14 Jun 2014 12:38 PM GMT
English doctrine of frustration evolved through early cases such as Paradine v. Jane  EWHC KB J5 and crystallized in legal form for the first time in the case of Taylor v. Caldwell  EWHC QB J1, signifies that certain set of circumstances have arisen after the formation of contract, the occurrence of which is due to no fault of either party and renders the performance of...
English doctrine of frustration evolved through early cases such as Paradine v. Jane  EWHC KB J5 and crystallized in legal form for the first time in the case of Taylor v. Caldwell  EWHC QB J1, signifies that certain set of circumstances have arisen after the formation of contract, the occurrence of which is due to no fault of either party and renders the performance of contract impossible and hence, release the parties from further obligations.In India, the Contract Act, 1872 (“Contract Act”) by virtue of section 56 enshrines the doctrine of frustration.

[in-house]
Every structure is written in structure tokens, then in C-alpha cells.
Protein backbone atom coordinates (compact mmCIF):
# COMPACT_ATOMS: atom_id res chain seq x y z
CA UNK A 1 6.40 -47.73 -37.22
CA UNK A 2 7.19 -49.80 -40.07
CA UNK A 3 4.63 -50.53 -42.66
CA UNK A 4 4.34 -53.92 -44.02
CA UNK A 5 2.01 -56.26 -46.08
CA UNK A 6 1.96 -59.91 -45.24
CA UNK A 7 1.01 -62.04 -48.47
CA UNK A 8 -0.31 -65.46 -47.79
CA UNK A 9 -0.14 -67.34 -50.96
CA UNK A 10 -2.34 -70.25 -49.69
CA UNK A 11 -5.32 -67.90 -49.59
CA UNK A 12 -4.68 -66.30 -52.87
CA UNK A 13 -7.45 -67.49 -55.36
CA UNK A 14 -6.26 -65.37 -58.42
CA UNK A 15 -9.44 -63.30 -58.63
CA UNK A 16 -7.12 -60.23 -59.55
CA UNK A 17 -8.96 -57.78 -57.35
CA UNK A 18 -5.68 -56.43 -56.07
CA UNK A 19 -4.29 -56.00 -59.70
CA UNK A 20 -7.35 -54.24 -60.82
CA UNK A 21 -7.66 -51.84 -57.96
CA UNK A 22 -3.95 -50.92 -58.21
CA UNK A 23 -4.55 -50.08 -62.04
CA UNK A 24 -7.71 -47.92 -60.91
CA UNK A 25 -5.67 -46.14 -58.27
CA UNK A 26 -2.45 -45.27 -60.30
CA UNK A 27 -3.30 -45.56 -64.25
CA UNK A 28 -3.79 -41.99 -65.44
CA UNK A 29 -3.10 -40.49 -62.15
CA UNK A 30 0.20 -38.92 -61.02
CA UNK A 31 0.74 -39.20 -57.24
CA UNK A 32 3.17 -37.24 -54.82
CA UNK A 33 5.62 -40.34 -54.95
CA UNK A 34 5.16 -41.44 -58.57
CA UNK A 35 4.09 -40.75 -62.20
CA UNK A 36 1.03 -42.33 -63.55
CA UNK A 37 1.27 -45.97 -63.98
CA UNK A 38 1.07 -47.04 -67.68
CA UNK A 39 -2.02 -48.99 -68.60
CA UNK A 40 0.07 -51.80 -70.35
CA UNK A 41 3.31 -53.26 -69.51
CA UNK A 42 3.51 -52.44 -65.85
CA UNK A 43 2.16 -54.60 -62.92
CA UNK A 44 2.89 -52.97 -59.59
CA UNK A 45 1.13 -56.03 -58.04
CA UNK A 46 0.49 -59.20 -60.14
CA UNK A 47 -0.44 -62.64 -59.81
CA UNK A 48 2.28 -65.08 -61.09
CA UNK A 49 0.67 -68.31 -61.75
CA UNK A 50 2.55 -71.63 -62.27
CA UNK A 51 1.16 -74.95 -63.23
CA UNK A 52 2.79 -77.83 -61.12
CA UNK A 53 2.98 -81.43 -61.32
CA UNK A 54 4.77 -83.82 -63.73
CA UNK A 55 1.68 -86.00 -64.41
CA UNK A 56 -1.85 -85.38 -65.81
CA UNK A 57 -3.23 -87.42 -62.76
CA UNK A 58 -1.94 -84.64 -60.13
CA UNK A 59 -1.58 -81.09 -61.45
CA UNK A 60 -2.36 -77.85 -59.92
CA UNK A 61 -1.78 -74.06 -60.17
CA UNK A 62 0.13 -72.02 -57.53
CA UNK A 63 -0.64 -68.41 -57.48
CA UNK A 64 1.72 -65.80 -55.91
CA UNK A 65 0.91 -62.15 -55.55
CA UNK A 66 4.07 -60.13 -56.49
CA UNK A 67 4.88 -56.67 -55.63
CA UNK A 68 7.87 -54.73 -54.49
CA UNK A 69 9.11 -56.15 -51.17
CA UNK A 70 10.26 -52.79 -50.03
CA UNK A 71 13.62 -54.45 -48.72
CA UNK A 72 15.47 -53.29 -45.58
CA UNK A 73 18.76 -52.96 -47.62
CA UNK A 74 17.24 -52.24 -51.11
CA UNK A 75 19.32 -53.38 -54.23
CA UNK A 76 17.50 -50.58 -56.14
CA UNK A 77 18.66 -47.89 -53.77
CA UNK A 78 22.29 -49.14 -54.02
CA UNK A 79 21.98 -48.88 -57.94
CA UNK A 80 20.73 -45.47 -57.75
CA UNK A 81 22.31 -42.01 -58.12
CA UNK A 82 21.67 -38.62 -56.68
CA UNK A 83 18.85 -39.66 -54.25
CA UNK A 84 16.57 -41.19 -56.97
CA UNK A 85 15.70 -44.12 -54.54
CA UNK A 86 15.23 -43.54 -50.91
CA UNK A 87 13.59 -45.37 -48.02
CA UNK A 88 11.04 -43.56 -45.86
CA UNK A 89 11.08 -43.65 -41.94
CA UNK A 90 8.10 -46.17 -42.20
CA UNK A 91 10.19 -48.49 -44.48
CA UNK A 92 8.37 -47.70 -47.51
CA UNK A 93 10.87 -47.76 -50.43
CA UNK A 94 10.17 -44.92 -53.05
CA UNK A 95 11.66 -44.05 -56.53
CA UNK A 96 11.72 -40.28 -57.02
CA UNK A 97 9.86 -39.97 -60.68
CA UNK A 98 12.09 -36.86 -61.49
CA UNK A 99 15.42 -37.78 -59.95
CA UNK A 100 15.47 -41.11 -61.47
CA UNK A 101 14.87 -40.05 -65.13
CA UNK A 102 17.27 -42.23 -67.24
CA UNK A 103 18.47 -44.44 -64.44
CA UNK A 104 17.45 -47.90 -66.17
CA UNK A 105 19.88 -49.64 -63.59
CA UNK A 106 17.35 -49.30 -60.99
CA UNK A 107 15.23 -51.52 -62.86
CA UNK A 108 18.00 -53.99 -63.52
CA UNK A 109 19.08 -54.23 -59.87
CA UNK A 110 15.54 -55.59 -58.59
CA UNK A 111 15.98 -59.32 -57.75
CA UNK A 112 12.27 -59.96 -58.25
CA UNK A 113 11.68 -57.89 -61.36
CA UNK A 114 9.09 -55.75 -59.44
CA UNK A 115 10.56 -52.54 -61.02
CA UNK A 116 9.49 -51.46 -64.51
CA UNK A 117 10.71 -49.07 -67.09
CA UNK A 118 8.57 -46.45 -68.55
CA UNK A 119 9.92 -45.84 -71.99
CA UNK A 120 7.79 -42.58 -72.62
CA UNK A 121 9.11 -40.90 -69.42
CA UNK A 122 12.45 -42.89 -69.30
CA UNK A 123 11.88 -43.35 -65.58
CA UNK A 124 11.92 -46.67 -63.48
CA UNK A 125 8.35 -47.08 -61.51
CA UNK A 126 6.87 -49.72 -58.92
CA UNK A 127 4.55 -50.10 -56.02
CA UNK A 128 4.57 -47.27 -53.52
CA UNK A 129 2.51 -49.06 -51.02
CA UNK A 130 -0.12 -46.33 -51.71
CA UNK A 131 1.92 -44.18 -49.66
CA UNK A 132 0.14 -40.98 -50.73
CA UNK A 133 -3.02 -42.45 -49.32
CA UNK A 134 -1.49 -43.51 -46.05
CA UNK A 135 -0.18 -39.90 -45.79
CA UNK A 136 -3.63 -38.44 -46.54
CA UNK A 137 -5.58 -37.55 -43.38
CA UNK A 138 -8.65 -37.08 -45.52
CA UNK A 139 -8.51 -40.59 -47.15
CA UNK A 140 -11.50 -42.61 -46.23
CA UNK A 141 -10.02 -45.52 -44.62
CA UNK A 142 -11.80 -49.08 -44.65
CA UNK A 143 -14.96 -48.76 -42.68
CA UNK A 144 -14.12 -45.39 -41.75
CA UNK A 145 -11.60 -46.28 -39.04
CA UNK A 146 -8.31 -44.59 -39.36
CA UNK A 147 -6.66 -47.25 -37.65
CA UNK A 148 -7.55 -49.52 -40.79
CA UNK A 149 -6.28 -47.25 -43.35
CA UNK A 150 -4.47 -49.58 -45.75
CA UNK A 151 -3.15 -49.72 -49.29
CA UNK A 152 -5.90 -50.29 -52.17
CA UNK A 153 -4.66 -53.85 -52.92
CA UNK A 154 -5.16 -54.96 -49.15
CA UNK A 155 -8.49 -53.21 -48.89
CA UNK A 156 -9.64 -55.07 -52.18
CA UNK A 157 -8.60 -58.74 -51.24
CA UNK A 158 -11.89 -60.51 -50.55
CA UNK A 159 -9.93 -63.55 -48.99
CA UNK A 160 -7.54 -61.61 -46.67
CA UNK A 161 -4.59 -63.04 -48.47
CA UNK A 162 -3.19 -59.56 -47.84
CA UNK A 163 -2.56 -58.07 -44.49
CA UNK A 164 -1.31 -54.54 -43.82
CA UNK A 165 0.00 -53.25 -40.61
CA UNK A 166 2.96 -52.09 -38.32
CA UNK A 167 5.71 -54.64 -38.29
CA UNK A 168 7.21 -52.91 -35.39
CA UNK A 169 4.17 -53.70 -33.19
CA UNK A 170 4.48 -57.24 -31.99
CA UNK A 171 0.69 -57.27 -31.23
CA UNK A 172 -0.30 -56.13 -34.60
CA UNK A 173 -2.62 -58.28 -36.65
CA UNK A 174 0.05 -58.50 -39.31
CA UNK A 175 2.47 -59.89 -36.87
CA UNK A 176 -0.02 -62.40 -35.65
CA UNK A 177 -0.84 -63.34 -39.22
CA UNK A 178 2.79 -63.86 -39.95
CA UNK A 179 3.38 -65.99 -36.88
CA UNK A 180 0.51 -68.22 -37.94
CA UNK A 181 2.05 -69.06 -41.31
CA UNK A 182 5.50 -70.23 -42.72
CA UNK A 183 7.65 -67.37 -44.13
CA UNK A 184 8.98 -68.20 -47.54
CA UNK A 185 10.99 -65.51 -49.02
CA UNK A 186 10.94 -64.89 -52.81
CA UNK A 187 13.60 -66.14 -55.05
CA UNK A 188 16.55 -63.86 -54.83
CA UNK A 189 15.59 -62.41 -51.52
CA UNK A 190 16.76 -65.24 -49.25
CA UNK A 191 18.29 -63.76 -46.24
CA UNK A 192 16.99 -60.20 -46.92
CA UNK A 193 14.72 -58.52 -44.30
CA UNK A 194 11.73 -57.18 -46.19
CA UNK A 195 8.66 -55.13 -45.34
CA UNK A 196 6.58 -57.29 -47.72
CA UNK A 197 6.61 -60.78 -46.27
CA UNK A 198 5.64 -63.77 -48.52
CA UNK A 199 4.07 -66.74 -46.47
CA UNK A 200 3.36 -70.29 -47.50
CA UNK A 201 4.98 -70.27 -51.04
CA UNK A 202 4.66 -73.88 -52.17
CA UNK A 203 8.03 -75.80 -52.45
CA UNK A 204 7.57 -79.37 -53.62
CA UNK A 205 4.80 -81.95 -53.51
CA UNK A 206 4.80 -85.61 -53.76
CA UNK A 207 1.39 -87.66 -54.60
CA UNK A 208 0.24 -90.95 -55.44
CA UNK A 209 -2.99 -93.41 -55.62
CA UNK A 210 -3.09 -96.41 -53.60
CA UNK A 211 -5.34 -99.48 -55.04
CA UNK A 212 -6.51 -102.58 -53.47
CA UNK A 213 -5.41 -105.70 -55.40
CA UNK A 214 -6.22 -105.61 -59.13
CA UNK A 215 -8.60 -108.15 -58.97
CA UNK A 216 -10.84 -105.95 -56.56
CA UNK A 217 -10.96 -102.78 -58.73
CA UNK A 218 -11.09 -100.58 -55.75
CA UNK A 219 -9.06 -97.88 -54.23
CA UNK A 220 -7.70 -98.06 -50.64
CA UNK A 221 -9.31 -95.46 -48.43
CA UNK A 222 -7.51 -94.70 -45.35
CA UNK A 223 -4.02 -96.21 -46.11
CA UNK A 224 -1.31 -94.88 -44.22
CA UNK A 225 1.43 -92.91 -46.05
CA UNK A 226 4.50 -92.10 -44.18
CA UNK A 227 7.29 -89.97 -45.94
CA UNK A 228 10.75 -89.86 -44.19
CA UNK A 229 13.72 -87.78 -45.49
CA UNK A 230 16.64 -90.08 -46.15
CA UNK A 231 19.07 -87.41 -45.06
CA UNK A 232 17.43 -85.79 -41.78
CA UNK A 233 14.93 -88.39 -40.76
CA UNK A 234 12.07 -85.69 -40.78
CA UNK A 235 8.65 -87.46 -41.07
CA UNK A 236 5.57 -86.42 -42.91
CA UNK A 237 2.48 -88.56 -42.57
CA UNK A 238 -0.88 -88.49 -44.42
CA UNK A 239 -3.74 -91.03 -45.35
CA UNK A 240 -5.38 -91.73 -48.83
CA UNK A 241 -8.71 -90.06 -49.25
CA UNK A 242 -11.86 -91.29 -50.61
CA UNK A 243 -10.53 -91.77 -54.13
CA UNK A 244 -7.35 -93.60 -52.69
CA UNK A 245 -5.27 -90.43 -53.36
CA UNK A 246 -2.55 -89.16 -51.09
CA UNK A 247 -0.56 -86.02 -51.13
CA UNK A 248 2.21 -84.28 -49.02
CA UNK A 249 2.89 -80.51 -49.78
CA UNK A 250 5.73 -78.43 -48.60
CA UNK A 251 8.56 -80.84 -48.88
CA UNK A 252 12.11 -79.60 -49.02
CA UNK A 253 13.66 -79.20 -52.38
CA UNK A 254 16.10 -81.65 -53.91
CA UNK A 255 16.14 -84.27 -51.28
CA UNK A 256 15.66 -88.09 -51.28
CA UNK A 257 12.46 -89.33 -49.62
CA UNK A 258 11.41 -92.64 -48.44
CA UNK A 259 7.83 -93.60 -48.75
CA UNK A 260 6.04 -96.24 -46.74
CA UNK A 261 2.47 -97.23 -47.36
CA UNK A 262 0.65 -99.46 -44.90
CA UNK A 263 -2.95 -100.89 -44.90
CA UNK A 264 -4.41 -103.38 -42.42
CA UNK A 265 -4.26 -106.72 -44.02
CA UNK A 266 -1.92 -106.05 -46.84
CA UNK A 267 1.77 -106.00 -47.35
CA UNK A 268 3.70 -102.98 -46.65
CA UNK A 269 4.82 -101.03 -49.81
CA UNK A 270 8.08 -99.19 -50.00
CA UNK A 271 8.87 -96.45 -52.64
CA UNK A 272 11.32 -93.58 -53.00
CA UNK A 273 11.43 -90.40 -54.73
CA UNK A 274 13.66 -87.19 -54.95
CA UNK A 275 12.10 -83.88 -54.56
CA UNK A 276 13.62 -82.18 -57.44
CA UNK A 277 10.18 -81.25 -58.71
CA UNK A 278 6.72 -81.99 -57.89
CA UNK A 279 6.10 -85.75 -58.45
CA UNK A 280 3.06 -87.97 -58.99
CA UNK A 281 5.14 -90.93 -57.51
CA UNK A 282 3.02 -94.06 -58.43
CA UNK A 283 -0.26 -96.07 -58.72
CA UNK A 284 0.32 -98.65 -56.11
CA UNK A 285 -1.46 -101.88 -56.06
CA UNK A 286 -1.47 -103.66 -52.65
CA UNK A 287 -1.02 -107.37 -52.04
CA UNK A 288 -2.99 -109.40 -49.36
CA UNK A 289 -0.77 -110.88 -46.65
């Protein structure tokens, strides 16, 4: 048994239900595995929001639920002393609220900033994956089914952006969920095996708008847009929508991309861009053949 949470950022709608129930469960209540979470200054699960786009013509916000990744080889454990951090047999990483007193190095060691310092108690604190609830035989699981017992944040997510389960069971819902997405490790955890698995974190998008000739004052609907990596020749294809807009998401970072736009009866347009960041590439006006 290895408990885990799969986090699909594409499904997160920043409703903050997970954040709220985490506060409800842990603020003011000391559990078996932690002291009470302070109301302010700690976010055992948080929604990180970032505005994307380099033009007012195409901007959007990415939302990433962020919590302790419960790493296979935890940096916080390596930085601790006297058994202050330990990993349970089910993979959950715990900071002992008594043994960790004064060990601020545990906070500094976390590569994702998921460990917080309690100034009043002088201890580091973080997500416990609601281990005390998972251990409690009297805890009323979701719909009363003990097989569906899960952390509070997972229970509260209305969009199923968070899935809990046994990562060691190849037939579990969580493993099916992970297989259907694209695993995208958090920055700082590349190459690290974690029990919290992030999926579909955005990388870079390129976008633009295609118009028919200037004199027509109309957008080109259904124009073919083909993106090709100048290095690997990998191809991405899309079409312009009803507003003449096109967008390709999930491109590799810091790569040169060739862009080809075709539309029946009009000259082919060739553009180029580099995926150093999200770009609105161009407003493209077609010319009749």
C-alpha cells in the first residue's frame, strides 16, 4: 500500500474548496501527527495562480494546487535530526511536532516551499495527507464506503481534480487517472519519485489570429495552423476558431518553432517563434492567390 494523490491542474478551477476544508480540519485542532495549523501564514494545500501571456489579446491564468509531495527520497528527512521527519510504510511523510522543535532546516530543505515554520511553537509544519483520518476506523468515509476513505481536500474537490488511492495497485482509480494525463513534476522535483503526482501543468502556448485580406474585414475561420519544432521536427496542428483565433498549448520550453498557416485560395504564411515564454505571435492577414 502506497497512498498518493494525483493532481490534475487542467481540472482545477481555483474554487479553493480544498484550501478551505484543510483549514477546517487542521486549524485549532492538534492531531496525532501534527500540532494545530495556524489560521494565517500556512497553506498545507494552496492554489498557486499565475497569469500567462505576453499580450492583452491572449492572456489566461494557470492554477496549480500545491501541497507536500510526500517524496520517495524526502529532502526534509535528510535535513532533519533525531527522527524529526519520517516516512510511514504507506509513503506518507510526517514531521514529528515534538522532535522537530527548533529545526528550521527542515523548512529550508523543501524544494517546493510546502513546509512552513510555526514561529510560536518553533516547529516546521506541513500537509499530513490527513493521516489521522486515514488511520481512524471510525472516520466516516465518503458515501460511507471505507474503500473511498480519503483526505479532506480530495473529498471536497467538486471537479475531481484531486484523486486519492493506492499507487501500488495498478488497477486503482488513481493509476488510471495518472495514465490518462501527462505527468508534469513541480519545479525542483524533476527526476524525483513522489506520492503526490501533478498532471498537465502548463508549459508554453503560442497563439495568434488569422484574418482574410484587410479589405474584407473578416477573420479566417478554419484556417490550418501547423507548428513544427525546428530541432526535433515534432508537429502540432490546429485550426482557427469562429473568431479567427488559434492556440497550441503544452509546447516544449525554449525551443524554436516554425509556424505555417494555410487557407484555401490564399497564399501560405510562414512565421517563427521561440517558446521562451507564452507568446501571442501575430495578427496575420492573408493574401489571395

Over the years, the Indian judiciary has settled many facets and improvised interpretations surrounding this doctrine and recently, the Hon’ble Supreme Court of India in the case of Mary v. State of Kerala [AIR 2014 SC 1] (“Mary Case”)has settled the air around whether section 56 of the Contract Act can be invoked in cases of statutory contracts while considering the scope of section 56 of the Contract Act and its relationship with statutory contracts.
Factual Analysis of Mary Case
The Appellant (Mary), aggrieved by the judgment and order dated 13.6.2002 passed by the Division Bench of the Kerala High Court setting aside the judgment and order dated 4.8.1995 passed by learned Single Judge of the said High Court; whereby it had directed for refund of an amount of Rs.7.68 lakhs along with interest, approached the Supreme Court.